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CHAPTER XI

The Revolution:
Opening Events and Causes

Introduction to the Opening Events and Causes
Otis and Henry | The Stamp Act | King George III
Continental Congress; Lexington | Notes


The American Revolution, viewed from its results, was one of the greatest movements in human history. The expenditure of life and treasure has often been exceeded, but the effect on the political life of the world is not easy to parallel. The chief result was the birth of the first successful federal government in history, a government that was destined to expand to the western ocean within a century and to grow into a nation of vast wealth and power and of still greater possibilities.

It is believed by many that the mild bond of union which held the American colonies to the mother country might have remained unbroken for an indefinite period, but for the unwise policy that brought about the resistance of the former; others are of the opinion that the child had come of age, and that nothing could have long delayed a political separation. Be that as it may, it is certain that for more than fifty years before the Seven Years' War there was a strong attachment between the two peoples, and that the thought of severing their bond of union was nowhere entertained. It is true that the royal governors were forever complaining to the Lords of Trade about the unruly spirit of the colonial assemblies; it is also true that the colonists were constantly annoyed by the Navigation Acts, and that they thought it not robbery to evade them when they could; but these were only ripples on a smooth sea. And America was happy; the people continued to hew away the timbers and to build cities and churches and schools, to delve the soil, to raise grain and tobacco and cattle; they had grown strong in battling with the forest, the Indians, and the wolves: but with all their growing strength, of which they could not have been unconscious, they did not long to escape the mother wings; their proudest boast was still that they were Englishmen.

It must be said, however, that a separation sooner or later was inevitable. It is true that there was no plot, no conspiracy in America looking to independence; but there were forces at work for many years that must eventually dissolve the political bond between the two peoples. It must be remembered that, while America was the child of England, it was not the child of the England of 1760, but rather of the England of 1600. The great Puritan immigration ceased with 1640, the Cavalier immigration ceased a few decades later, and in all the century that had passed since then the migration from England had been small. The English institutions, transplanted to America early in the seventeenth century, had developed on purely American lines, had been shaped by the social, political, and economic conditions peculiar to America. The result was that the two peoples unconsciously grew apart, so far apart that they were no longer able to understand each other; and when England now attempted to play the part of parent the fact was brought out that the relations of parent and child existed no longer between the two countries. The colonies had reached a point in their development where they could govern themselves better than they could be governed by a power beyond the sea. Writers who find in the Stamp Act, the tax on tea, and the like, the sole cause of the Revolution, fail to look beneath the surface. These were but the occasion; they hastened its coming, but the true causes of the separation had their roots in the far past.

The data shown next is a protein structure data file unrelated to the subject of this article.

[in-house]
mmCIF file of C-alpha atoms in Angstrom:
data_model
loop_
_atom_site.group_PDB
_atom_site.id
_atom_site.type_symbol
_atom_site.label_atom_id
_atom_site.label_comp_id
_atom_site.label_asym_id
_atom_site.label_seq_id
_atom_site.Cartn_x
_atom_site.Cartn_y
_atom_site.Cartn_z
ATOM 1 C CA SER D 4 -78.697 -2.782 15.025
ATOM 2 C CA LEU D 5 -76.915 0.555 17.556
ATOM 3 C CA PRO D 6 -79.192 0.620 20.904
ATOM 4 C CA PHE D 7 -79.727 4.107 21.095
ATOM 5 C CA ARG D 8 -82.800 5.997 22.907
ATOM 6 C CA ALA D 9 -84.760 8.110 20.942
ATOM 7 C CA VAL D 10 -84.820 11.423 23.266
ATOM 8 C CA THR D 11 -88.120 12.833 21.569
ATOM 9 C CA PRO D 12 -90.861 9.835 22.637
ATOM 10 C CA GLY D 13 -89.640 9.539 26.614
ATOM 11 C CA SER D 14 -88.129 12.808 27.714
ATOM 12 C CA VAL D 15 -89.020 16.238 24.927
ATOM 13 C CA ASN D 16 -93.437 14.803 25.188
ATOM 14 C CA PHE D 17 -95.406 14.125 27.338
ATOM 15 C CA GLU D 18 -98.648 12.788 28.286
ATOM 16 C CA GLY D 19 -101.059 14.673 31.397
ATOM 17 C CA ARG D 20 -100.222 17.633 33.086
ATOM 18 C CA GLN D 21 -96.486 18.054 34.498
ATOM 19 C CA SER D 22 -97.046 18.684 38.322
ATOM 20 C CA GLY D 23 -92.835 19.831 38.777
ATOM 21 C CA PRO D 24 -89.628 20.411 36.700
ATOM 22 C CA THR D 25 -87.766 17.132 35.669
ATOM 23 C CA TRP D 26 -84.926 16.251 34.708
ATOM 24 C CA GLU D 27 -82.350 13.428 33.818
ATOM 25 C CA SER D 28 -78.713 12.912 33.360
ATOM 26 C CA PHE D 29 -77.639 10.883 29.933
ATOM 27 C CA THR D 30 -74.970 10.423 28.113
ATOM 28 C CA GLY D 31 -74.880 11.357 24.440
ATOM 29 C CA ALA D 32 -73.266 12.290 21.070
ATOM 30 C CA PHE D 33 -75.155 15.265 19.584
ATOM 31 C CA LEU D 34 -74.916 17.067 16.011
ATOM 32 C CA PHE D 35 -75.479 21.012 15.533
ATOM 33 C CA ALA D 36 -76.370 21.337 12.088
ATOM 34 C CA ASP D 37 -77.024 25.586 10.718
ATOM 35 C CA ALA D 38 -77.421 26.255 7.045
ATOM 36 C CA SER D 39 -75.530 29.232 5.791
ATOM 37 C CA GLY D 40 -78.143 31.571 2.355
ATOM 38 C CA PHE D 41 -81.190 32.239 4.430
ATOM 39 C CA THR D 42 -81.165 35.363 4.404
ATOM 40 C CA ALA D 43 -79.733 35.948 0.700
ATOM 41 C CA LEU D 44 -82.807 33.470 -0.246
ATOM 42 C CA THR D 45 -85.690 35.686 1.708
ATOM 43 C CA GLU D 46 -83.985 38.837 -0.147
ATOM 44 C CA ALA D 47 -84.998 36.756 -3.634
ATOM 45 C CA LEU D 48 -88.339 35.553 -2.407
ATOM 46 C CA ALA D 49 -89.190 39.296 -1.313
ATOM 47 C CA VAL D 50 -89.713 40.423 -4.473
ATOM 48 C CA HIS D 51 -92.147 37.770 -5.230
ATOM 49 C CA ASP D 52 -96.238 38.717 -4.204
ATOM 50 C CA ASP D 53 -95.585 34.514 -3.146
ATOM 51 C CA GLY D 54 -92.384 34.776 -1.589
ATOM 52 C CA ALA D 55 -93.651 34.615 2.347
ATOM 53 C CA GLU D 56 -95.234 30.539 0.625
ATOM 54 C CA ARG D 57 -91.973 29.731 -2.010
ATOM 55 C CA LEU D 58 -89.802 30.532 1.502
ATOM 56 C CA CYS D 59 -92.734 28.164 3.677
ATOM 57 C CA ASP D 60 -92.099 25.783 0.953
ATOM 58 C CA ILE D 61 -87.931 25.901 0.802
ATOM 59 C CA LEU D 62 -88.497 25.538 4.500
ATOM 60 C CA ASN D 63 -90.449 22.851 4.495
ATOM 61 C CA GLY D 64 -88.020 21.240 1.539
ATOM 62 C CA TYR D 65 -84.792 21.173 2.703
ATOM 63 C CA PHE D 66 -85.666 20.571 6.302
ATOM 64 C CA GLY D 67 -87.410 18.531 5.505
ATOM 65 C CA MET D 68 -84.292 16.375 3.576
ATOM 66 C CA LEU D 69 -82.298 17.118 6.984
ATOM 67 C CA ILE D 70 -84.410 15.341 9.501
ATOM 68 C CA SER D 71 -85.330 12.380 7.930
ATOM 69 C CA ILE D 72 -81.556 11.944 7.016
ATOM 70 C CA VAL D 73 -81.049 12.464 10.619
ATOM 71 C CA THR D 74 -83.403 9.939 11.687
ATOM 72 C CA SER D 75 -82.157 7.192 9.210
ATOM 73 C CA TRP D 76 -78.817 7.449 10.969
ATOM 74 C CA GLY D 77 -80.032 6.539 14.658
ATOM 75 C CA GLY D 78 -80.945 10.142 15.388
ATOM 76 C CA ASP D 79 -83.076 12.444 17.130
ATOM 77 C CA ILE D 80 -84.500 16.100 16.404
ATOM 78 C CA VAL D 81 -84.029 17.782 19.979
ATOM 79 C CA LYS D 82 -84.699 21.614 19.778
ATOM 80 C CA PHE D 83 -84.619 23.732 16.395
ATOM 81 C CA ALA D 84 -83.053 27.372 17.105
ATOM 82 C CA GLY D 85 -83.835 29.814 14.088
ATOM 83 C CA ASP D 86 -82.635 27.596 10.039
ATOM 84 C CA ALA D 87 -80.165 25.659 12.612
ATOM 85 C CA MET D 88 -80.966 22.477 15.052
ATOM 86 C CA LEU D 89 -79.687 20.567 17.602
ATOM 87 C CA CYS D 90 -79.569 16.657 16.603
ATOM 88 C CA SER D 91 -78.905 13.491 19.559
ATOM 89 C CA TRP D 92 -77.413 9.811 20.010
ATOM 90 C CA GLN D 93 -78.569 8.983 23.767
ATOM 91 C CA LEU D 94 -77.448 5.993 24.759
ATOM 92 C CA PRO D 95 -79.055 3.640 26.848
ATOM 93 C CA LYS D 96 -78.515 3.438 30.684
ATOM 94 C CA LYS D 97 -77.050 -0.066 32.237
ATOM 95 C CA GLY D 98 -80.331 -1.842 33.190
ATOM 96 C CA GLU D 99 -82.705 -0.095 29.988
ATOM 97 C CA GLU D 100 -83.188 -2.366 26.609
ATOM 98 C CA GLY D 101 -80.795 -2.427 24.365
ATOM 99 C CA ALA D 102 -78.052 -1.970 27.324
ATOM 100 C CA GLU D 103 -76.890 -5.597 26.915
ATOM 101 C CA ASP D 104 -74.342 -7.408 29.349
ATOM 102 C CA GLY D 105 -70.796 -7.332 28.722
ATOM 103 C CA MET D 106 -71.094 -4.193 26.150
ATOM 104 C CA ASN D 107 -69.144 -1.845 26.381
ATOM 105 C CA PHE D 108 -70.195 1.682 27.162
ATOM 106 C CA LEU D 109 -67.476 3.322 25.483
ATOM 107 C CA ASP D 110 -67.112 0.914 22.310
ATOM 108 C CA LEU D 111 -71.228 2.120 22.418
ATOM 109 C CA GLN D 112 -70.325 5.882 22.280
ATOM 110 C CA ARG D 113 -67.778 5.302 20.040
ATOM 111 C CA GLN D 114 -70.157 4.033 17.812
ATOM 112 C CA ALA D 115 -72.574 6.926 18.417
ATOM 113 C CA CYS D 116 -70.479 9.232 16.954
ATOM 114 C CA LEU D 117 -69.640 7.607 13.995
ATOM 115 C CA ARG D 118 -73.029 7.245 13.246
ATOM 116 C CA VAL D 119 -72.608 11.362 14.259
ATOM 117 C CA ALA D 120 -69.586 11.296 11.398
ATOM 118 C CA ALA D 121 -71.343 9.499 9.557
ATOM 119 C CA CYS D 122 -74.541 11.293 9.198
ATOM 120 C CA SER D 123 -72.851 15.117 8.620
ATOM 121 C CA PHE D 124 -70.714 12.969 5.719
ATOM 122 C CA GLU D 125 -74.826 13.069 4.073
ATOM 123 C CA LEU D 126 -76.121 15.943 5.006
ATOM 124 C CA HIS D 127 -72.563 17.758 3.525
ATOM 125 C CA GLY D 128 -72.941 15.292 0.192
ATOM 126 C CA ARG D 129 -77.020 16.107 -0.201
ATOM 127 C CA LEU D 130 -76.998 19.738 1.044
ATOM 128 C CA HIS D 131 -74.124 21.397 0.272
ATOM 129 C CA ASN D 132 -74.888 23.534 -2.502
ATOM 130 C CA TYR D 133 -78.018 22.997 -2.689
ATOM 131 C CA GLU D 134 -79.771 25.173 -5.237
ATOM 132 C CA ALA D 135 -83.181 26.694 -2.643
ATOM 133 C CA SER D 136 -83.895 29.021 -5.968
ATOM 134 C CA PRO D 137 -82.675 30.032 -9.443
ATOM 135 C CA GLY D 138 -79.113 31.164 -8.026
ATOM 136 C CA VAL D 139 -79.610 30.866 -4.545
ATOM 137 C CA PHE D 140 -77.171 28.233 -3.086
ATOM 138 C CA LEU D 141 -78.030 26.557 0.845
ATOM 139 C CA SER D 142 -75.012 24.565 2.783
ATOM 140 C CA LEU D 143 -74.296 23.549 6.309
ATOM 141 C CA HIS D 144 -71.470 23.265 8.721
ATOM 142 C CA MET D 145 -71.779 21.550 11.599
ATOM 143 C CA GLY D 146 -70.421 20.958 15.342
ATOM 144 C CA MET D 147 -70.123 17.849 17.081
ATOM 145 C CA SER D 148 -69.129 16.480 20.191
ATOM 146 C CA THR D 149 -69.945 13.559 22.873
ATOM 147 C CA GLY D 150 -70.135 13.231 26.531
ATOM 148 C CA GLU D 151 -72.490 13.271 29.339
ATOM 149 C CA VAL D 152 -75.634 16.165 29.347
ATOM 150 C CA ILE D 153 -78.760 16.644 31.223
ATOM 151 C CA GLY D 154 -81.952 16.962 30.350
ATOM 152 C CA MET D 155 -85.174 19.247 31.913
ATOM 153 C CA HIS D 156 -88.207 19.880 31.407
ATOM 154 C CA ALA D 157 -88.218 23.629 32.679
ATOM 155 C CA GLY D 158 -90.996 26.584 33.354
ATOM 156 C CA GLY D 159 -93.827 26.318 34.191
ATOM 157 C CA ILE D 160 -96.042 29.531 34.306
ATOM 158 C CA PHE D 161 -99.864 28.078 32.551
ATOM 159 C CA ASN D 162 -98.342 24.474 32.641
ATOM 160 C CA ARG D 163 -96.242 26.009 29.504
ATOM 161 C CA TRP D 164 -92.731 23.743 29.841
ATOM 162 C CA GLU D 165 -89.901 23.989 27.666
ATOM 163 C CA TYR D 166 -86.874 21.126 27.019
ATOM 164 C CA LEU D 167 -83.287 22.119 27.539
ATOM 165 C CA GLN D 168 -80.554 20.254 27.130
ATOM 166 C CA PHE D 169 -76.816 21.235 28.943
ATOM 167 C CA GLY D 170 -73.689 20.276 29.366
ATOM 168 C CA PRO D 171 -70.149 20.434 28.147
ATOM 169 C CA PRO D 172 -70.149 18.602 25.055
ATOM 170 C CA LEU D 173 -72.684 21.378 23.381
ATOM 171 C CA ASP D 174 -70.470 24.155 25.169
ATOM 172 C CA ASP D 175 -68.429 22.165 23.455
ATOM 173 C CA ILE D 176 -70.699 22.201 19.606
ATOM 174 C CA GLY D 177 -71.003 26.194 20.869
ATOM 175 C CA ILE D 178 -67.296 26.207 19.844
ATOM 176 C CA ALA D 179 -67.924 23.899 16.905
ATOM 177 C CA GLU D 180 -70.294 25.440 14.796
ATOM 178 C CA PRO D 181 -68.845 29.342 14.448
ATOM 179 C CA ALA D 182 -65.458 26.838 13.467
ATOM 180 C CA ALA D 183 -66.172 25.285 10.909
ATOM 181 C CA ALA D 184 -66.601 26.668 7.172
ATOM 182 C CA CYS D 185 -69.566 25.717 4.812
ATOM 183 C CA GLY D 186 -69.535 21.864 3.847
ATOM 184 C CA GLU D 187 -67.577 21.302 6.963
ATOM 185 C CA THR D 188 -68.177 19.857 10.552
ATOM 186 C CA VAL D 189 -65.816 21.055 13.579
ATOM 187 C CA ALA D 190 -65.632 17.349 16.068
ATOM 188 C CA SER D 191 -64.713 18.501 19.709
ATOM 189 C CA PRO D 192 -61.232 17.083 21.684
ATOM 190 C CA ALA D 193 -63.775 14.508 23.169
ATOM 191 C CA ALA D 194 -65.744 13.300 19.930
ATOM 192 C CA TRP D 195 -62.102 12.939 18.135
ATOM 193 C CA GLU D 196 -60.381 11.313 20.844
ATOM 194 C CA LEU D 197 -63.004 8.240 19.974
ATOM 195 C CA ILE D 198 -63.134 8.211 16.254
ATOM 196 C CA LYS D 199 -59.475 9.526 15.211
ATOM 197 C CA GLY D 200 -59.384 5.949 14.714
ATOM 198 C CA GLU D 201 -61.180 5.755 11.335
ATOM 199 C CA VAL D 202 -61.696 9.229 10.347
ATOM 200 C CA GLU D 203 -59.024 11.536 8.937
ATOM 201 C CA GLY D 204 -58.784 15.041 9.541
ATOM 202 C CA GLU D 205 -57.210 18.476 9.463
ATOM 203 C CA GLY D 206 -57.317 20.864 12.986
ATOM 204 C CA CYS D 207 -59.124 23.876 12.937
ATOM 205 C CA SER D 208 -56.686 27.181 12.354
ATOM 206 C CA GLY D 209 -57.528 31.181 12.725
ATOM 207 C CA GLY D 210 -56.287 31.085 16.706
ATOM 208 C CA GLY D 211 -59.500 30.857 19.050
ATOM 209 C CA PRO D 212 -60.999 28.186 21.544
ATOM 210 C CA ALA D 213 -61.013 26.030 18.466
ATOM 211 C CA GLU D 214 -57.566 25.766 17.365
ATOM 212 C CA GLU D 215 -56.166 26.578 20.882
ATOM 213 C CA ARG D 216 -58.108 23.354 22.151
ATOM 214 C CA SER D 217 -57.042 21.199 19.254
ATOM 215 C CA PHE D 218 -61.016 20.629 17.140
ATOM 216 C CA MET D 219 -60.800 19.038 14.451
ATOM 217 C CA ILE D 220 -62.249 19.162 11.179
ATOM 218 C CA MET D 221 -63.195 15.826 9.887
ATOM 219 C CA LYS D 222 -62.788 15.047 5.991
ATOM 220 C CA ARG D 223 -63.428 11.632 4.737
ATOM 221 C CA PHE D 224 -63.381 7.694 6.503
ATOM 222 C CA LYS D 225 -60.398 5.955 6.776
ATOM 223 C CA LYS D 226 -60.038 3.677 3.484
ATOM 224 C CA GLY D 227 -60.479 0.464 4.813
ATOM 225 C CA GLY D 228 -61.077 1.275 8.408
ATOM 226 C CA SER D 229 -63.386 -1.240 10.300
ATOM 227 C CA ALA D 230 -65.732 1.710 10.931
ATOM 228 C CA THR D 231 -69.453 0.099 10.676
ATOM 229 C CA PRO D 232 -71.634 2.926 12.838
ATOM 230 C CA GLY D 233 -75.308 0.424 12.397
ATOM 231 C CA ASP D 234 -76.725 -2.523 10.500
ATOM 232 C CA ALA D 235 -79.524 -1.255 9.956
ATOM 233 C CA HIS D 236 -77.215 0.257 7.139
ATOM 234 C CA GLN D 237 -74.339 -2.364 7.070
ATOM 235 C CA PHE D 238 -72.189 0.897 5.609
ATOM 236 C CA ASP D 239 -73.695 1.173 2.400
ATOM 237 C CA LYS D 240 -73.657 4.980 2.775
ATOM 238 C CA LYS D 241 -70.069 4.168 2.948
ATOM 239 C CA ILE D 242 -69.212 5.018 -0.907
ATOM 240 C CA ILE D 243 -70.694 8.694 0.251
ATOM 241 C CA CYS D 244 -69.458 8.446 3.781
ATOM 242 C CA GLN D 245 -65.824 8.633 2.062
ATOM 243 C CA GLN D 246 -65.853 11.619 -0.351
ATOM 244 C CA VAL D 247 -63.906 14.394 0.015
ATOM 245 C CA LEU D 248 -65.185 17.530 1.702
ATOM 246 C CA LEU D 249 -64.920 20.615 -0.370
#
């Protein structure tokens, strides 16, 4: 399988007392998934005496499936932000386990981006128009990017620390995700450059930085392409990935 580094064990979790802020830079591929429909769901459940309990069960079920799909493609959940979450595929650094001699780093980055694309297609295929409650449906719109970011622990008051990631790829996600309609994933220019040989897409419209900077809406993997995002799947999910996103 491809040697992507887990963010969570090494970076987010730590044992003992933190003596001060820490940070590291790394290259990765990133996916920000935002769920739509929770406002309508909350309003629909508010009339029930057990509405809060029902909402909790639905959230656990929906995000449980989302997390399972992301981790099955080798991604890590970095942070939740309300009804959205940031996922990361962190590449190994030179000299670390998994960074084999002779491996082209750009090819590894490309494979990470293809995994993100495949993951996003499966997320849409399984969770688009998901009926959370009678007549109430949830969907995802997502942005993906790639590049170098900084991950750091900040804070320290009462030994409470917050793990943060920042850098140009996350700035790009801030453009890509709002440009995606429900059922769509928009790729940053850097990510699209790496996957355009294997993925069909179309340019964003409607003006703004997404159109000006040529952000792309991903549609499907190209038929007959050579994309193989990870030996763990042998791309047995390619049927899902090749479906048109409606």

Again, the conquest of Canada changed the relations between England and the colonies. So long as this old enemy hung on the north, both England and her colonies were held in check: the colonies felt a certain need of protection; England felt that a contest with the colonies might drive them to a coalition with the French. But now as this obstacle was removed both could be natural in their relations with one another; and this normal relationship soon revealed how far apart they stood. England then failed to recognize this divergence; she attempted to deal with America, not as a part of the empire, which it was, but as a part of the British realm, which it was not.1 But for this false assumption by the British government and an attempt to act in accordance with it, the old relations might have continued for years to come. But an evil day came. The sky had been specked with a little cloud here and there for many years. Why should so many criminals from the British prisons be forced upon the colonists? This was irritating, and had been so from the earliest period of their colonization. Why was the attempt of various colonies to preserve society by checking the African slave trade summarily crushed by the Crown, in order simply to enrich the English trader? This did not indicate a mother's affection for a child. Again, the overbearing hauteur of many of the royal governors, who were supposed to represent the king, was distasteful to a people who believed themselves as good as any other Englishmen. Still again, during the late war with the French, the British officers were ever ready to show their contempt for the provincial troops, and colonial officers were often replaced by British officers. All these things were at least unpleasant for the American-Englishman to contemplate; but they were not serious, and their effects would have passed away like a morning mist but for the greater events that were to follow.


Footnotes

1Snow's Administration of Dependencies," p.149. [return]

Source: "History of the United States of America," by Henry William Elson, The MacMillan Company, New York, 1904. Chapter XI p. 220-222. Transcribed by Kathy Leigh.




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